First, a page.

Incorporated in 1981 as a non-profit society, the Mt. Washington Ski Patrol Association (MWSPA) held its annual pre-season training/skills assessment weekend at Mount Washington on Nov. 5-6.
An elected board of directors, in concert with training personnel and available resources, has set the maximum number of active members at approximately 120. Individuals wishing to join the patrol are directed to the MWSPA website and an online application. There is no limit on associate membership.
Many changes have taken place over the past few decades. Most notable is the skill level of new recruits, observed Paul Vroom, former association treasurer, president and 20 year NSP instructor.
There are currently four categories for patroller recruitment: Alpine Patrol, Nordic Patrol, First Aid Room (FAR) Attendant and Student Patrol (ages 16-19).
Over the past decade the MWSPA board and membership have raised funds to better equip the First Aid Room. Movable hospital beds, automated patient monitors, AEDs and other clinical equipment are a few of the additions which facilitate better patient care. MWSPA/FAR attendants work closely with the volunteer Doctors’ Association who have a representative on the hill every day.
Succession and recruitment are common challenges to many volunteer organizations. A major boost to address both challenges was recognized by the MWSPA board in 2011 when member and outdoor educator Jake Friesen proposed a Junior Patrol Program.
In 2012 the MWSPA board endorsed the proposed Junior Patrol program, the Vancouver Island Student Ski Patrol Program (VISSP), which is funded by School District #69 (Qualicum). Friesen has championed the program from its inception.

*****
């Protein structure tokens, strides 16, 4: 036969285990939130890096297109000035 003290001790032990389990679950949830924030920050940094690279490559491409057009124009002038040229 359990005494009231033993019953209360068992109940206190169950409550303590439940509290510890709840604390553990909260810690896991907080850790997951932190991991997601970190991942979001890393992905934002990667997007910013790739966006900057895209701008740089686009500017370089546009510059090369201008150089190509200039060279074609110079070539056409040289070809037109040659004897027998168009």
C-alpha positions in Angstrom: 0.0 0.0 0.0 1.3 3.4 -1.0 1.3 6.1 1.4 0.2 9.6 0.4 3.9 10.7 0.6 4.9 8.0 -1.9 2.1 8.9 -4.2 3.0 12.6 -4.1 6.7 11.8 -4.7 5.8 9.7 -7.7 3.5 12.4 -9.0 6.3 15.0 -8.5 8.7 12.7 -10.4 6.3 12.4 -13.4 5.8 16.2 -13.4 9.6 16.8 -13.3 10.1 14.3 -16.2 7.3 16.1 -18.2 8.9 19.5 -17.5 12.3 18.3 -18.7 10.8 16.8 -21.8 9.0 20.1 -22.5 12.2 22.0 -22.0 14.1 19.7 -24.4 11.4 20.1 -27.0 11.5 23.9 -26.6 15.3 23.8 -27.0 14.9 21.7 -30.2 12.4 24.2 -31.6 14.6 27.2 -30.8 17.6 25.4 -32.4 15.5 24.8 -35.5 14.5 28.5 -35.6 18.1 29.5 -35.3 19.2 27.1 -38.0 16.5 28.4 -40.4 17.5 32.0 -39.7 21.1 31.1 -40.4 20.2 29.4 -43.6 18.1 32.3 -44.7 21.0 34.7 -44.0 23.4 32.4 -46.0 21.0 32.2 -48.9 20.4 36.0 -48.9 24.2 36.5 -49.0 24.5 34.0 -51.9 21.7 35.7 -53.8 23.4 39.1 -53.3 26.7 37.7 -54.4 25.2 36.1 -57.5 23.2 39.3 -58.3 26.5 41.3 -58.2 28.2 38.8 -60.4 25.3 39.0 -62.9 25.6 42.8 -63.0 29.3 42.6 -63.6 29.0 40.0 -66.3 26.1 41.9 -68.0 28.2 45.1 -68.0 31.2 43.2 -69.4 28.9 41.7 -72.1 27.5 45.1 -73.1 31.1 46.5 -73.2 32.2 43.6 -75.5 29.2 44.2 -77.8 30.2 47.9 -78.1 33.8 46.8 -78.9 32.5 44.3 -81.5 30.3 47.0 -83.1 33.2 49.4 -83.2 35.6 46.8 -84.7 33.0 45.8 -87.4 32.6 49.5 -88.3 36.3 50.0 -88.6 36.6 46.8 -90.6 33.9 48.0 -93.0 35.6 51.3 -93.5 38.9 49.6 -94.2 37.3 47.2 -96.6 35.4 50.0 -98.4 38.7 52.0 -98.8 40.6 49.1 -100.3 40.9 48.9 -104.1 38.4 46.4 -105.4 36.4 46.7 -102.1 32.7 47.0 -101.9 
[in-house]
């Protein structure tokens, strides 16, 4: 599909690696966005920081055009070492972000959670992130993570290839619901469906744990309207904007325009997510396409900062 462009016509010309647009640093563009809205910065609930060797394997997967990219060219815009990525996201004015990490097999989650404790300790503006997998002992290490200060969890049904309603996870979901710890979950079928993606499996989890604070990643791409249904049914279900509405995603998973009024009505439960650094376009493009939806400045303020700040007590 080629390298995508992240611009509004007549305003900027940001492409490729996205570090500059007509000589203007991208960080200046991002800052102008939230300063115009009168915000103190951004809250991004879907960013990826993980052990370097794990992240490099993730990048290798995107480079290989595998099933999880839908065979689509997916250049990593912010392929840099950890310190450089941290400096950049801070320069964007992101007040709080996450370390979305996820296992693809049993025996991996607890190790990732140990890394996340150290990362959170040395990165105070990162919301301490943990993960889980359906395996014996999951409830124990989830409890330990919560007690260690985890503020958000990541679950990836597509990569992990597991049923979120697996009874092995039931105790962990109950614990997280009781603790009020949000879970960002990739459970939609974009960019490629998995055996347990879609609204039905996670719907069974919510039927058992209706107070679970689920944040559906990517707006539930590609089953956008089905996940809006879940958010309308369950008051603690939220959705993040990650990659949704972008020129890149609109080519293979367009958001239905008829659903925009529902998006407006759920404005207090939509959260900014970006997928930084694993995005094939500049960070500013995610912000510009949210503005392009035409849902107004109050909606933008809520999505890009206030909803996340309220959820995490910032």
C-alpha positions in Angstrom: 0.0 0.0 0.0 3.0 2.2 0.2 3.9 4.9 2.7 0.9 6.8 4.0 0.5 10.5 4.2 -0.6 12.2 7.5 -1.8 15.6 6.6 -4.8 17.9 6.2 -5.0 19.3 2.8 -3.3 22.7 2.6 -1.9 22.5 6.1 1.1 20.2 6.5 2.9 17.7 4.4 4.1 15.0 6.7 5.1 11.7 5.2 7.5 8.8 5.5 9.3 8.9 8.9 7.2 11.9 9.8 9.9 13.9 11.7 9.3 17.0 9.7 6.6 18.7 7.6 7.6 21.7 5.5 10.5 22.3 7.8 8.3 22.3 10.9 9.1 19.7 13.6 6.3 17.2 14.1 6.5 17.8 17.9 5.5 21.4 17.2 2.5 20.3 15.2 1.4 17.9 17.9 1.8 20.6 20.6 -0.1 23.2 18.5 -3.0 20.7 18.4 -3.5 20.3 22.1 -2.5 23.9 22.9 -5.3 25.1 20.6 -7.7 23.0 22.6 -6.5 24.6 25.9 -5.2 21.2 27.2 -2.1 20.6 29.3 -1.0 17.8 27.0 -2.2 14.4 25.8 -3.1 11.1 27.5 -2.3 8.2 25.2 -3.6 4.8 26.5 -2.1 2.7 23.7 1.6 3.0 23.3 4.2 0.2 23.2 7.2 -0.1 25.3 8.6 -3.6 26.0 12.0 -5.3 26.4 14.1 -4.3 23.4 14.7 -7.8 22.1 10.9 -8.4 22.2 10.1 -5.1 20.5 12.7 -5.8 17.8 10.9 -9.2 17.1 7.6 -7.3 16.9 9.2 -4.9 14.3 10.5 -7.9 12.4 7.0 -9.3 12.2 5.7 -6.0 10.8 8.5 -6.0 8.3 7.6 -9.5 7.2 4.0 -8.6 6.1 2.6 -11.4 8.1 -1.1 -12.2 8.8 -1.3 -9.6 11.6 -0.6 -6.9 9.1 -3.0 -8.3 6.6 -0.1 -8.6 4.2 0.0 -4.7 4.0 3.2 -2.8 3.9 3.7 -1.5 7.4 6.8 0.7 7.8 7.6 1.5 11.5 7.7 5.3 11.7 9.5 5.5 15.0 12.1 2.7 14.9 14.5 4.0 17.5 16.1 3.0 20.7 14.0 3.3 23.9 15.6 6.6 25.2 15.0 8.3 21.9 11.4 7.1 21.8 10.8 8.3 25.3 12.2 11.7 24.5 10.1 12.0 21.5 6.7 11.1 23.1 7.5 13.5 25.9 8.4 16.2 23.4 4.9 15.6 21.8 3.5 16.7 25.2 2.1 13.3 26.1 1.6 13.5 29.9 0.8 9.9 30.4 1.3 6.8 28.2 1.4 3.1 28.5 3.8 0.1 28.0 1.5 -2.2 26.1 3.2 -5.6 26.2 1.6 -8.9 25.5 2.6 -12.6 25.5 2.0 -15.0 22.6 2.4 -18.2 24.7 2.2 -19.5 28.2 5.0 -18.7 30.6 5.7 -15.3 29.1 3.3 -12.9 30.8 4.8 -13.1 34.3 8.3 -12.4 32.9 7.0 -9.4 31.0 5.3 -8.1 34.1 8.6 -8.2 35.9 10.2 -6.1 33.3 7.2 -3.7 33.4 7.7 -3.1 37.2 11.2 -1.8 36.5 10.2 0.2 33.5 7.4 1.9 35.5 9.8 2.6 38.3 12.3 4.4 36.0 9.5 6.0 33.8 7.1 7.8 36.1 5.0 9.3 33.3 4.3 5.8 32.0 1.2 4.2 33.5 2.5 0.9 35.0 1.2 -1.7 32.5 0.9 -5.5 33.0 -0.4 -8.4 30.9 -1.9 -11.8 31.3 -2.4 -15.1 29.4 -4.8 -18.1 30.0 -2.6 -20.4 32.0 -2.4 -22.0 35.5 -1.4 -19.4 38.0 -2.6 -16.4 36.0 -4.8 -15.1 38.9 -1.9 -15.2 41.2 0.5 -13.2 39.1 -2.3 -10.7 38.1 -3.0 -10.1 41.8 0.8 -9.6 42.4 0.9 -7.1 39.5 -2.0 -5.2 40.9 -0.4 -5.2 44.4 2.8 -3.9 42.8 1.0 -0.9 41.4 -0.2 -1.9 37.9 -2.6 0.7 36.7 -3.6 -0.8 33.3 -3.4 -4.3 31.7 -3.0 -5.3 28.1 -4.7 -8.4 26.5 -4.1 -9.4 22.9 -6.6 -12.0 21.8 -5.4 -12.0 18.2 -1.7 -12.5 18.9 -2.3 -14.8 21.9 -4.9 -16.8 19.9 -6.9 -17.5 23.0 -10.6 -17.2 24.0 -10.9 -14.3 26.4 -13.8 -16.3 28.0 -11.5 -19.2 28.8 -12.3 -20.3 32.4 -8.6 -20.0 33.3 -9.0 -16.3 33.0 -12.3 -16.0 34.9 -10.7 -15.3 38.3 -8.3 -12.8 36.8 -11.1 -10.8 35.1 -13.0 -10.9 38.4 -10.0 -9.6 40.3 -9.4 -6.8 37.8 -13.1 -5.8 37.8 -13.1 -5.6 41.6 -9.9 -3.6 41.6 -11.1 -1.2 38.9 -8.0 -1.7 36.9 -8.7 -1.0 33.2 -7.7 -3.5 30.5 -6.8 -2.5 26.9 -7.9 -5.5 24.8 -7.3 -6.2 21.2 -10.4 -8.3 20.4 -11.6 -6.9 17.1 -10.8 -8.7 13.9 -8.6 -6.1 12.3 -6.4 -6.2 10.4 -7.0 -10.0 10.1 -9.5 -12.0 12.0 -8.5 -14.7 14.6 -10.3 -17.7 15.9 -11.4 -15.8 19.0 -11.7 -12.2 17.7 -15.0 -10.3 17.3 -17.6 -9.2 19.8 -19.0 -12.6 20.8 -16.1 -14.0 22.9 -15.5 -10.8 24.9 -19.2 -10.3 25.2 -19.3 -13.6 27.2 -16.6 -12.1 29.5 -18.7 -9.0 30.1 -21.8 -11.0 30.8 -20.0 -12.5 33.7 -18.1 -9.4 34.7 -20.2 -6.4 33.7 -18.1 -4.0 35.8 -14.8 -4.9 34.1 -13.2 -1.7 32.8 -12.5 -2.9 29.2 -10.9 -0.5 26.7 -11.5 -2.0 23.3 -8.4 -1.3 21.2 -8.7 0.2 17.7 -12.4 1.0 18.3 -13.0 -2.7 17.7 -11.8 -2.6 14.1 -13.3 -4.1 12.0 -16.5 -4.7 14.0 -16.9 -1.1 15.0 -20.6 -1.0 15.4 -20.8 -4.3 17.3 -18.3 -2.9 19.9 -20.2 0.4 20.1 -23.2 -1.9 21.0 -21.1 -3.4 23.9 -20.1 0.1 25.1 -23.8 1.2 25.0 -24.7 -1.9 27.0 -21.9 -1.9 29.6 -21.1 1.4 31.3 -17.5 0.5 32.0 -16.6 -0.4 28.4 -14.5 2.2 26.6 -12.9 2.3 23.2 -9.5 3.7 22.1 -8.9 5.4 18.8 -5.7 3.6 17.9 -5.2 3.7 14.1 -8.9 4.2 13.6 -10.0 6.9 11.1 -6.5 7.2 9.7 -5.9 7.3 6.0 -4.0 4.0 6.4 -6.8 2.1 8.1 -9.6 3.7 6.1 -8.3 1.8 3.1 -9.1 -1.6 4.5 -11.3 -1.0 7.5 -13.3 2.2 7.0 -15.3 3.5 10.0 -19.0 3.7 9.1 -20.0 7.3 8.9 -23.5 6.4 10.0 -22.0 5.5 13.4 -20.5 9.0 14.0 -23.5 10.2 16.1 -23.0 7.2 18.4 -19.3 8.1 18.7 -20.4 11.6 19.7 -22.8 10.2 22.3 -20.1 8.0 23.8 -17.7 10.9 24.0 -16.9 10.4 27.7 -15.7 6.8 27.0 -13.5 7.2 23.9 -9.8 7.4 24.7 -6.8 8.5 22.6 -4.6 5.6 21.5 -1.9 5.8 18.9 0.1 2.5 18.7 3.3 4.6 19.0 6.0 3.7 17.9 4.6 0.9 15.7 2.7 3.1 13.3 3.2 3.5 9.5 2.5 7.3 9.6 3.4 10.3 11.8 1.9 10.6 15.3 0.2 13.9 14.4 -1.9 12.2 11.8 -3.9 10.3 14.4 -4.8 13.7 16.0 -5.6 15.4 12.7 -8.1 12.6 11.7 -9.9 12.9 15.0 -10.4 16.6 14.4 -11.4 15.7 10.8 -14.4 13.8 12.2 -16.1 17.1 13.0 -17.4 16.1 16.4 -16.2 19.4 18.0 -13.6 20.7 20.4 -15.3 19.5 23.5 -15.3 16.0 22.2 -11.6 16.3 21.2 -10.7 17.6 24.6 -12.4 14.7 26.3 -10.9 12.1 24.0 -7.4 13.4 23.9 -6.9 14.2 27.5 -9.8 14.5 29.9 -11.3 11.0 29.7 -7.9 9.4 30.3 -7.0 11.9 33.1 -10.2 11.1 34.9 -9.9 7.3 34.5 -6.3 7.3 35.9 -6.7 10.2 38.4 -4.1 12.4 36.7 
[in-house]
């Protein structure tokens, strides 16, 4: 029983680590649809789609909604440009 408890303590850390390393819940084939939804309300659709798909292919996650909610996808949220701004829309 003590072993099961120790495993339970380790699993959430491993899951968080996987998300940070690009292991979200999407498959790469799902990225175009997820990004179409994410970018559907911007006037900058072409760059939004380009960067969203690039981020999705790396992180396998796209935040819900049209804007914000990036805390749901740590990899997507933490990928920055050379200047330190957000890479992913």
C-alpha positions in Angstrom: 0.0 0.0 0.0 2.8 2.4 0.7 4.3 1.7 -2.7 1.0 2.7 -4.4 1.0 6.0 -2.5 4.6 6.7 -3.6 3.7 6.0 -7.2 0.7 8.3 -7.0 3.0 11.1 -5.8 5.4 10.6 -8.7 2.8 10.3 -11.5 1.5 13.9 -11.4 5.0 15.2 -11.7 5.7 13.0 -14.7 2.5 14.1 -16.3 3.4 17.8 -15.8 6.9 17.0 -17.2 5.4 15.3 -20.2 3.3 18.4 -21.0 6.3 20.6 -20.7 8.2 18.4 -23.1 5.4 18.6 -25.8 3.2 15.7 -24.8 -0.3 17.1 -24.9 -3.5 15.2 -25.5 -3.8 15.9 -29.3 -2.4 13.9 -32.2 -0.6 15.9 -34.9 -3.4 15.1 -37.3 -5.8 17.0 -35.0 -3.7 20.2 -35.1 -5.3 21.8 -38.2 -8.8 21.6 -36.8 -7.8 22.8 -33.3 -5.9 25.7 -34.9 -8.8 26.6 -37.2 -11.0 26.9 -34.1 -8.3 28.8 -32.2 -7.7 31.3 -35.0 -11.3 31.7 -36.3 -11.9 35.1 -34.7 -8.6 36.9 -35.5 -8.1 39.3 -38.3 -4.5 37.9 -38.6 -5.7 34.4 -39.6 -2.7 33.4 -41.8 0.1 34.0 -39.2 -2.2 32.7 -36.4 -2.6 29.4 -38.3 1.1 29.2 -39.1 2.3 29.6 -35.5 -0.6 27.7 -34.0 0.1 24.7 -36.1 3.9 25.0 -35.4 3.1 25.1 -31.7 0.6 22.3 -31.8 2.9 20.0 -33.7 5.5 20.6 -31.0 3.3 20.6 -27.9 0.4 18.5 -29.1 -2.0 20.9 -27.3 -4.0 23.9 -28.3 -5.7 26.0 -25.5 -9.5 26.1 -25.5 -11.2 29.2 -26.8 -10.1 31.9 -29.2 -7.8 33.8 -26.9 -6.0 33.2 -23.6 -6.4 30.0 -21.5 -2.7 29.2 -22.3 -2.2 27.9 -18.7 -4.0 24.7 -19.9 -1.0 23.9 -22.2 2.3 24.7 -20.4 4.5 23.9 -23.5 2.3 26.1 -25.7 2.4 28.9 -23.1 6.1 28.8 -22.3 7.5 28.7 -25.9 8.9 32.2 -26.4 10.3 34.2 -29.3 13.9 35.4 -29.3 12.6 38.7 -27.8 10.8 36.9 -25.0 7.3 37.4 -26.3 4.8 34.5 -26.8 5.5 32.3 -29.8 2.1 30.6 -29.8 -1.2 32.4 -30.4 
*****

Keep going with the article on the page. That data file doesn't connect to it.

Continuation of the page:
This program enables students to earn credits toward NIC’s Adventure Guiding Program. The maximum number of new juniors has been capped at 10 students per year; the program is now open to any eligible student in B.C. between ages 16-19 through an application process.
Pre-requisites include successful completion of a BC Occupational level first aid course and an annually renewed HCP-CPR ticket. Students complete a full school curriculum in addition to over 600 hours of VISSP program requirements and students may achieve 24-32 high school elective credits.
Junior patrollers, in addition to completing over 14 full patrol days at Mount Washington, add additional patrol days at Mt. Cain, Whistler/Blackcomb, Manning Park and Revelstoke.
When not on the slopes or attending regular classes, students also add Food Safe, Serving It Right, Level 1 Avalanche training and a snowmobile safety course to their expanding skill set.
Junior patrollers must team up with a senior patroller for their first year and thereafter until they reach 19 years of age. It is not just a one year ‘gig’ for every student, however, as reinforced by the seven juniors who returned as second-year patrollers this year.
One second-year junior, 17-year-old Erica Friesen, was elected to an MWSPA board director position. Vroom is confident of the patrol’s succession when the likes of Erica bring their incredible positive energy and superb leadership skills to the table.
With the recruitment of youth and high level professional health care workers, such as RNs, NPs, medical doctors, SARTECHs, PCP&ACP licenced practitioners, the future of the highly credentialed volunteer organization is ensured.
The MWSPA is currently funded by membership dues and supplemented by occasional donations. Individual members bear a cost of between $600-$2,000 per season, and one might ask “What motivates these volunteers?” The prevalent answer is, “Service.”
Members believe they can facilitate positive impacts on another person’s well-being. To learn more about the MWSPA, visit www.mwskipatrol.com